Living and Giving

The Golden Rule in Business

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A recent article in Harvard Business Review discussed the company culture at Zappos, led by CEO Tony Hseih.  \”A Lesson from Zappos\” describes how focusing on the Golden Rule has been a powerful force in Zappos\’ development as an organization.  I shared a few thoughts of my own on the importance of relationships in business.

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Thank you for this powerful piece!  There is so much wisdom here for business leaders.  I love the emphasis on treating others as we want to be treated; that should apply to all relationships in business–and in life–from vendors to partners to customers to team members.

One key point for our team, and our culture, is appreciation of team members as whole people.  We try to encourage our team to have outside interests, and to share their goals. We know UniversalGiving can’t be everything for everyone (even me  ). And so I love to hear about the other interests– how can we help further them?

We’re all here to help each other.  It can happen in so many ways.  It is amazing how much it energizes an organization, and propels the vision forward.  But most importantly, it honors the other person holistically, just as we all want to be honored.

Honoring of others also extends to our other business relationships.  UniversalGiving partners with Cisco to assist with their corporate social responsibility strategy.  Respect and open communication are essential in our partnership with Cisco.  In working with Cisco, we also see this importance of relationships extending even farther out.  When we launch an international corporate social responsibility program, we have to extend these “listening” relationships to other important parts of the community we’re involved with.  Relationships include important NGO partners on the ground. Which NGOs have a significant presence on the ground?  Have we spent the time listening to them, working with them, hearing their concerns and goals?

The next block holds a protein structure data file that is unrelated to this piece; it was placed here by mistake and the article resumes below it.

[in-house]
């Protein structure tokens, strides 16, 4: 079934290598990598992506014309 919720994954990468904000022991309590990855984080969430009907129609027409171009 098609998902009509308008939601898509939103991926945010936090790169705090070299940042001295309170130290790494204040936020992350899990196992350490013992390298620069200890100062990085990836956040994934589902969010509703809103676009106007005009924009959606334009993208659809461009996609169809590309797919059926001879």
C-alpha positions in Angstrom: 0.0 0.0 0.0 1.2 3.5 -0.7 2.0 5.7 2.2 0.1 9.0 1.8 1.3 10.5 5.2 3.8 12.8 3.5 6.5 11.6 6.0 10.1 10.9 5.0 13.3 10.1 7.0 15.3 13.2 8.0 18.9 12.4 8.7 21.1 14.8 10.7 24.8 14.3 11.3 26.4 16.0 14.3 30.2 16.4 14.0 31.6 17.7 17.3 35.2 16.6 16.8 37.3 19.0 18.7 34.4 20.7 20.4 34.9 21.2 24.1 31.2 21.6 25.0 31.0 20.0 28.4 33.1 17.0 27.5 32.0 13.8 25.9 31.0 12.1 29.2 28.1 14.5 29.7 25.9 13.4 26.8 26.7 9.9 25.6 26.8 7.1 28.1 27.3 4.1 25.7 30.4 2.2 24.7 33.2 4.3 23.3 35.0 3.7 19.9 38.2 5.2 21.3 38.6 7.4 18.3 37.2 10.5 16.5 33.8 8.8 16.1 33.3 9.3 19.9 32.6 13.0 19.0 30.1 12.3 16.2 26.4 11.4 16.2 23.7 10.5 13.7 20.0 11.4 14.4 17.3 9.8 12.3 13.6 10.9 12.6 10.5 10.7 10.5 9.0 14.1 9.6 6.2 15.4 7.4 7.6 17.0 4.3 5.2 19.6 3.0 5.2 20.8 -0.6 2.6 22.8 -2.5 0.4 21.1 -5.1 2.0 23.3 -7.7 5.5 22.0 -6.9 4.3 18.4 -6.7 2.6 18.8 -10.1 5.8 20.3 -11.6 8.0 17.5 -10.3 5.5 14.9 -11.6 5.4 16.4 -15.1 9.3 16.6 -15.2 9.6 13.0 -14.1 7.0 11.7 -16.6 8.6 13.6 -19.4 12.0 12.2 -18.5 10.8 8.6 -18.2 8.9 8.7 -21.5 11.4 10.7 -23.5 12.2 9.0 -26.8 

Who are the important government officials?  How do they view investments of any kind, donations, volunteering, product donations, cause-related marketing in the community? What is important to them and their local constituents?  How should they be approached?  Making the outreach shows we care to include them in how the company establishes both through its profit making center, and its community-minded investments.

One other extremely relevant consideration might be tribespeople. That’s probably not what comes immediately to mind.  But local tribespeople often know the ins and outs of the environment, important cultural considerations, rituals and appropriate approaches to getting both forprofit and nonprofit projects completed.  If we ignore their wisdom, there could be enormous backlash.

Thank you for the opportunity to share these examples.  Ultimately it comes down to listening…respect…appreciation…and, as Zappos shows us, treating others as we want to be treated.